King was fortunate to be placed with the same family that fostered Tiger. Everyone immediately fell in love with his loving, goofy personality and love of soft beds and snuggles. Still, King struggled with his confidence and ability to fully trust those charged with loving and protecting him. His foster family worked to prove to him that he was safe through lots of structure (essential for dogs in need of a confidence boost!), leadership and love. Through this, King was able to find his perfect family and has been thriving in knowing what it means to be safe. His forever dad continues to set boundaries that lets King know that he has his back. But it’s not all business — King gets all of the love and affection he could ever ask for!
We are so happy that these two boys were given a second chance at life — this is ultimately why we do what we do. But as much joy as this win brings us, we can’t ignore the fact that for every King and Tiger out there that we have saved, there have been countless pleas for dogs that we could not save.
So, what can be done?
As stated before, rescues have no legal authority in matters of abuse. We have the unfortunate position of hearing a lot of sad stories without the ability to resolve them. Rescue does not actually begin with us — it begins with you, the good samaritans that cannot turn a blind eye to abuse.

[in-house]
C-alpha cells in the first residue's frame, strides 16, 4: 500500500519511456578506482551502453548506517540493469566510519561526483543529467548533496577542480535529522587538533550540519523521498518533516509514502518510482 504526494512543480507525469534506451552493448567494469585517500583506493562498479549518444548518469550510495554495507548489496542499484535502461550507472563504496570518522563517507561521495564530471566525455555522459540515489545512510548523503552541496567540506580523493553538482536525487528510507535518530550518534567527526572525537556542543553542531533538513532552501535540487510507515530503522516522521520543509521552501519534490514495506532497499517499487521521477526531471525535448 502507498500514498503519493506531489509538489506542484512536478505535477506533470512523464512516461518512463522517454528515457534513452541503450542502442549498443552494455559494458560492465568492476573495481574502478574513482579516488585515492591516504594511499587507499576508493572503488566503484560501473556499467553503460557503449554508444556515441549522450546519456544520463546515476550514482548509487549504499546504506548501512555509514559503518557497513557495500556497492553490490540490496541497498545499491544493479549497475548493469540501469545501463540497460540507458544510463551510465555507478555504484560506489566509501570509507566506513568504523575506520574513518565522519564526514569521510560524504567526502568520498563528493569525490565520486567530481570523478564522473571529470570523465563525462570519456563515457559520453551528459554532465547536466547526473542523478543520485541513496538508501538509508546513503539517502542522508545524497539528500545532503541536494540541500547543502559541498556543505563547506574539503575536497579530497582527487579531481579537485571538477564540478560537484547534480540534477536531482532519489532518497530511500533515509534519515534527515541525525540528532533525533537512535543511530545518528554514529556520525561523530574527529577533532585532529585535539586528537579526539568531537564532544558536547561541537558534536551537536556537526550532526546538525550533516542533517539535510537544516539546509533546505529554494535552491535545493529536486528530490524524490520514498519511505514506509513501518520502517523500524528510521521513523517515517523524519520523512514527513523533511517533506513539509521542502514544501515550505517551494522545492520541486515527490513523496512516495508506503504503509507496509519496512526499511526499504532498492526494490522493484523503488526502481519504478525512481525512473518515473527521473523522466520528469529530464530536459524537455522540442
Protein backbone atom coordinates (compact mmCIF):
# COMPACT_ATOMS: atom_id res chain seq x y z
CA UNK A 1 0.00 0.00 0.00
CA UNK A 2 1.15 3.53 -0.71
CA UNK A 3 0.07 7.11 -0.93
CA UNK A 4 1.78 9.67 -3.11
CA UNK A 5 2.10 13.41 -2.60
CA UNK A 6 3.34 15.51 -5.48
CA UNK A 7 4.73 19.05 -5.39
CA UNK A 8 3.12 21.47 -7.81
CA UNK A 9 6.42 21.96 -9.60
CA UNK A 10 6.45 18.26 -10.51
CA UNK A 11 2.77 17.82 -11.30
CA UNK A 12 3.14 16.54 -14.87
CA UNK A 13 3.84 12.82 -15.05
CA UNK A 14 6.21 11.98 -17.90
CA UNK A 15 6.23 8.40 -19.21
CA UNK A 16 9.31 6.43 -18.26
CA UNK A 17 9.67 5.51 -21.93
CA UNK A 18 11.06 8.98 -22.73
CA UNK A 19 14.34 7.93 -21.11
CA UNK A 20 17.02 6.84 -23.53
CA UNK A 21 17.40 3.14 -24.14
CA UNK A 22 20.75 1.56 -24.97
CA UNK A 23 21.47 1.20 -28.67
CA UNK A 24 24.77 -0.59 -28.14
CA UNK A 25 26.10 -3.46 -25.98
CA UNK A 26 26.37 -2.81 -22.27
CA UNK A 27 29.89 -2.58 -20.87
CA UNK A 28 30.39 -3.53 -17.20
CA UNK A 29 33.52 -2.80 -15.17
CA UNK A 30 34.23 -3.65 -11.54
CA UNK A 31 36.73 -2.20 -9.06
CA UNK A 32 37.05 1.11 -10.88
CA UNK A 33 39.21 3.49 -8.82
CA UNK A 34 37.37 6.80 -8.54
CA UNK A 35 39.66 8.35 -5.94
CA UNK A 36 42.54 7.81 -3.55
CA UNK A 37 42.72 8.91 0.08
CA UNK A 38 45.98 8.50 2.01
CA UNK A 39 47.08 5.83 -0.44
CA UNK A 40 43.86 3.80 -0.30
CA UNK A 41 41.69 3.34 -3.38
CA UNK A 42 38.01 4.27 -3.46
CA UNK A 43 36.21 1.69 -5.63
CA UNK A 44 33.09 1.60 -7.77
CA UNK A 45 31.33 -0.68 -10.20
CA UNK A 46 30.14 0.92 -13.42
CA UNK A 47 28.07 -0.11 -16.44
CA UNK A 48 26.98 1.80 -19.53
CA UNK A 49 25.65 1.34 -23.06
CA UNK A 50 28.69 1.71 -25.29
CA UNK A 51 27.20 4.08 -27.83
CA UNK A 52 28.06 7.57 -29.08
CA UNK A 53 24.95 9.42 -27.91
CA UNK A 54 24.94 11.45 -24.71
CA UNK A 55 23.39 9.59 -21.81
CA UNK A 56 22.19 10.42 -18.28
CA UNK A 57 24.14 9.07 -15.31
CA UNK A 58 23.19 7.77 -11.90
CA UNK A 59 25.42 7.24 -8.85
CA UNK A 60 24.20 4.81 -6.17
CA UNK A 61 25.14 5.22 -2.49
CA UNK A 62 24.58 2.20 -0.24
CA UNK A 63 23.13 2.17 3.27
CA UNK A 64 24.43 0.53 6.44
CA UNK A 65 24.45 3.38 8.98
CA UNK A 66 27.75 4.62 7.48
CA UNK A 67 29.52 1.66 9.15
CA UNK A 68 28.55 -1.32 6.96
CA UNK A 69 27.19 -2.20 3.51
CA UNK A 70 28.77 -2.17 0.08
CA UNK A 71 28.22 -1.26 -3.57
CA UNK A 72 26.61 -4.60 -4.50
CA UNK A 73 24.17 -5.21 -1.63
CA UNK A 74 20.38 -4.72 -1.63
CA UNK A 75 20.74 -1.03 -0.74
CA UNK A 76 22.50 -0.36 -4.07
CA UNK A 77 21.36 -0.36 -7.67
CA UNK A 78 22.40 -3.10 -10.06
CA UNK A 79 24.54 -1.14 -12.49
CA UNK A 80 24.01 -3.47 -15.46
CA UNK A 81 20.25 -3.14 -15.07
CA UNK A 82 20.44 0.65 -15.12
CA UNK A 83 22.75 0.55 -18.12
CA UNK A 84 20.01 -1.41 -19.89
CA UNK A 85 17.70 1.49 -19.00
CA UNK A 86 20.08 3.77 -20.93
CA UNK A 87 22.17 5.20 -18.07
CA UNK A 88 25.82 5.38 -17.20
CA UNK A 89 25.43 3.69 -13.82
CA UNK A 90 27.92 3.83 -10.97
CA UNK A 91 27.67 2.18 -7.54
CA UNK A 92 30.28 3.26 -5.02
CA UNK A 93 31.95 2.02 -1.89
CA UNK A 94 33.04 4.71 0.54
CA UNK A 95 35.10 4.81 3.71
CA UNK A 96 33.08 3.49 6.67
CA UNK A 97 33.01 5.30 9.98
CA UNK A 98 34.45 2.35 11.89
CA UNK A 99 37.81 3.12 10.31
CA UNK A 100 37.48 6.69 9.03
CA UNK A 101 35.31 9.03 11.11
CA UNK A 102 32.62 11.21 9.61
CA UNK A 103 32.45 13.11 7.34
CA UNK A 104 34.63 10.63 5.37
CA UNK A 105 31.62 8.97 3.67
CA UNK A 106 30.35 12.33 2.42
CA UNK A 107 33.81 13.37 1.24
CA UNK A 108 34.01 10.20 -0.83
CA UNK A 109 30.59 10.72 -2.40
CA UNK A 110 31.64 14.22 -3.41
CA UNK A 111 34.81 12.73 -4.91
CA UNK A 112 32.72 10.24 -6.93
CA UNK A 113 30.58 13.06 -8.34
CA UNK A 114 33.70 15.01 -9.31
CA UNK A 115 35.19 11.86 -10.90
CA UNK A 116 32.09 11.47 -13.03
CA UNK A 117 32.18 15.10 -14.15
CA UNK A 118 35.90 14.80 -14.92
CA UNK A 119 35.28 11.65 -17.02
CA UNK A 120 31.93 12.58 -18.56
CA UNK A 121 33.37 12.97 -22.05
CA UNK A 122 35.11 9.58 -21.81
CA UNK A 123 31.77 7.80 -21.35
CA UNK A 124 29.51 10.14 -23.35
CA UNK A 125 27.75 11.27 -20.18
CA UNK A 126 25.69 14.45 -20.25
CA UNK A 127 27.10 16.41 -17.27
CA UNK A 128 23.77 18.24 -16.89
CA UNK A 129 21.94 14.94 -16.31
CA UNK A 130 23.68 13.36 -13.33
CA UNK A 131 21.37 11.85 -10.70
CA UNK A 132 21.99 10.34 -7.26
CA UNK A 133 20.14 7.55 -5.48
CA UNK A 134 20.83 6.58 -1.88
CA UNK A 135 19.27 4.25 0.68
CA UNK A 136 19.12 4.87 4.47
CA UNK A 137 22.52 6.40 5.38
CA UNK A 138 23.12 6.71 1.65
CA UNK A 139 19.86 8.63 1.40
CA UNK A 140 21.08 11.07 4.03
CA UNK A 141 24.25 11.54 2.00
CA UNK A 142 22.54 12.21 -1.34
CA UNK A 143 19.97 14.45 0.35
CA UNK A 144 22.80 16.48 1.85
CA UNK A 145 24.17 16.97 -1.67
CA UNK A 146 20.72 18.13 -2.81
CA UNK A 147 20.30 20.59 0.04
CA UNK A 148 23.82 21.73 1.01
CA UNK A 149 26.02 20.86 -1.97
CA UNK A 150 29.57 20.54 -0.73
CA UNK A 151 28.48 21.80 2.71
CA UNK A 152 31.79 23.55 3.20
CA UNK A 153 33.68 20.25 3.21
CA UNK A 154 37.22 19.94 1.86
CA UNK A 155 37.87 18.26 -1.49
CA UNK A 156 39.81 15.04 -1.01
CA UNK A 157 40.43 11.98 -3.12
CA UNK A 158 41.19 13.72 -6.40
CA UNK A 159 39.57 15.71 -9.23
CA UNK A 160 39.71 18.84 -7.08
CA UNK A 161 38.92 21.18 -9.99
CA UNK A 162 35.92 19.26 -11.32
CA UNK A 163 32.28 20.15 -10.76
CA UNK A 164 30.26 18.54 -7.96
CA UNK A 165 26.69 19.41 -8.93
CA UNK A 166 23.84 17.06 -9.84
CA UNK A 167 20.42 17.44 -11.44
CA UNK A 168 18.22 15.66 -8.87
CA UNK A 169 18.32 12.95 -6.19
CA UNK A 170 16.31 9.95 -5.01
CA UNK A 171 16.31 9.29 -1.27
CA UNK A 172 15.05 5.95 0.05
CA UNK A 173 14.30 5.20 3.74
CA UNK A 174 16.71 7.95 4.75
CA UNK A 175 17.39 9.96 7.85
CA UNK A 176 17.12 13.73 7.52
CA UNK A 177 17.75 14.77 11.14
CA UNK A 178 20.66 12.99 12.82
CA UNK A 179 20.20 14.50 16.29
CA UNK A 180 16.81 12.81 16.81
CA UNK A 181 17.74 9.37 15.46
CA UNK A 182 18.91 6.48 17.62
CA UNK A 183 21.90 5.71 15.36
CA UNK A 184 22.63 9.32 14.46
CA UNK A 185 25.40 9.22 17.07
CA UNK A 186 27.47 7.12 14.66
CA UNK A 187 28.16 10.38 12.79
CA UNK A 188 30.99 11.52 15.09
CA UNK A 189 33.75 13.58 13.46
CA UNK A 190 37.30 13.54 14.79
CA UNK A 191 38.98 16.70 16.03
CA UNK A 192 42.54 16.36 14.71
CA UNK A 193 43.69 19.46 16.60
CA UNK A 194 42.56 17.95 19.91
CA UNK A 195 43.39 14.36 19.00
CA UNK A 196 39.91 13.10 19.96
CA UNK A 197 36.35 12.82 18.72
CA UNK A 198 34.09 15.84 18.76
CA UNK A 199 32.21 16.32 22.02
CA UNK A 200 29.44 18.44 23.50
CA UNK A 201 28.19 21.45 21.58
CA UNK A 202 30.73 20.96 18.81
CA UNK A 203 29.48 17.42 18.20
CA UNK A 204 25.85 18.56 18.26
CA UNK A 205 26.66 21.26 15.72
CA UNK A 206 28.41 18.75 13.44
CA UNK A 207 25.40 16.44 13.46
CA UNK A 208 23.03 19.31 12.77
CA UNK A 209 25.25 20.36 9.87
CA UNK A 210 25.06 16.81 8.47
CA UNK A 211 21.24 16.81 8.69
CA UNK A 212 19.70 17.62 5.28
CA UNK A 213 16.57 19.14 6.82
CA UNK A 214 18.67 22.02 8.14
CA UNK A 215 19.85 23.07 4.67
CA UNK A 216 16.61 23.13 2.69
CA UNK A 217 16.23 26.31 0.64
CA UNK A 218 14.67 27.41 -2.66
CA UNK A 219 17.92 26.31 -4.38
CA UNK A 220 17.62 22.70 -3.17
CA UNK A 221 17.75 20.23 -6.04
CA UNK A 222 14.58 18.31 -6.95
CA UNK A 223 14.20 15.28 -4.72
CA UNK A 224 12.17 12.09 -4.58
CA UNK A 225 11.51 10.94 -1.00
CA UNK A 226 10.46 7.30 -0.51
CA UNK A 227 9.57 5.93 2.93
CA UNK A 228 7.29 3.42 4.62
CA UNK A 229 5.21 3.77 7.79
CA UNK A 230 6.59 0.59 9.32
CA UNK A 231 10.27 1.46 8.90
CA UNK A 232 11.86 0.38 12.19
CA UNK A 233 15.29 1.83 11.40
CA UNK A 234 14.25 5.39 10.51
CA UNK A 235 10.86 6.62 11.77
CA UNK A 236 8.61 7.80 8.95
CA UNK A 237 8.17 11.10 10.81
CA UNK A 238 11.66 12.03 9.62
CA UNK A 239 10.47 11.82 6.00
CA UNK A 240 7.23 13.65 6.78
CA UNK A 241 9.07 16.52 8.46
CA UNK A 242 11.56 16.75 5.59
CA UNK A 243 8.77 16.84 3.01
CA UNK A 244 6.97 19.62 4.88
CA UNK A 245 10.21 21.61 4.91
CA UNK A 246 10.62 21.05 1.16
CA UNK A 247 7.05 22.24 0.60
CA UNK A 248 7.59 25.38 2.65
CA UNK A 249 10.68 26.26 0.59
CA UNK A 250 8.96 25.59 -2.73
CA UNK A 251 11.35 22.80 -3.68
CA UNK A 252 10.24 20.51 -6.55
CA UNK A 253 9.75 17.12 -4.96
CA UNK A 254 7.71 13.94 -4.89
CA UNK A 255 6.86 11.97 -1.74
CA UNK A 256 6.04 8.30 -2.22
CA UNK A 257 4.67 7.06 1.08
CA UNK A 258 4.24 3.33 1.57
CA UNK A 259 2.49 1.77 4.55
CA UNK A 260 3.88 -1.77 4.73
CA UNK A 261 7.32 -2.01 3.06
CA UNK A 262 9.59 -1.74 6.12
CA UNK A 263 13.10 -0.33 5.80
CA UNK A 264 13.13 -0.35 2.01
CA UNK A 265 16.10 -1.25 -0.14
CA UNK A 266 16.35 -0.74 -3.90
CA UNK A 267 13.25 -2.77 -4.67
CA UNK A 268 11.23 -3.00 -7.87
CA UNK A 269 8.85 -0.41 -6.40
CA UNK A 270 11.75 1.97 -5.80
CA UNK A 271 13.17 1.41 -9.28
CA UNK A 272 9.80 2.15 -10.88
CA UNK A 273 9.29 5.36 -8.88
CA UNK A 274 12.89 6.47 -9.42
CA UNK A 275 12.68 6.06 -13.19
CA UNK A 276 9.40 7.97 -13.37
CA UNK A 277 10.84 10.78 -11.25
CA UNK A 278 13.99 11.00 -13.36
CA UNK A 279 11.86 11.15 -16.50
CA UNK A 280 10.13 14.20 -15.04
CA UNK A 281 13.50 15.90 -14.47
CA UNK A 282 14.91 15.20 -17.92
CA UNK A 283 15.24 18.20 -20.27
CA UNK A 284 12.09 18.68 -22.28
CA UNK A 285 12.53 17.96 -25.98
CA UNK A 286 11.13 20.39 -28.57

But how do you actually make an impact?
Evaluate the situation
Make sure you are watching out for your own safety and only do what you are able to from a safe position.
When you see something that looks like neglect or abuse, talk to your neighbor first. There are a lot of ideas about the right way to treat a dog and sometimes a person just needs education and support. Start with an offer of that.
When that is not enough, document what you are seeing and report to the authorities. They are the ones that can make something happen when a dog is not receiving the care they require.
- Follow up.
- Follow up again.
- Follow up again, until there is a clear resolution.
In addition to reporting when you do see something, be sure to support more protective laws for animals, advocate for the safety of all dogs, and support those that provide the care for the dogs that are rescued (e.g., your local shelters and rescues).
Support can be through donations, sharing posts on social media, suggesting your favorite rescues when someone is looking to add a dog to their family or volunteering your time — email firstname.lastname@example.org if you would like to contribute to Love-A-Bull through volunteerism.
It takes a village to rescue a dog, and when we do, their lives are changed forever.
Mandy has lived with pitbulls her whole life, and she has amassed a wealth of experience and knowledge about these magnificent animals. Having had the pleasure of owning and caring for numerous pitbulls over the years, she has come to understand their unique characteristics, behaviors, and needs. Read more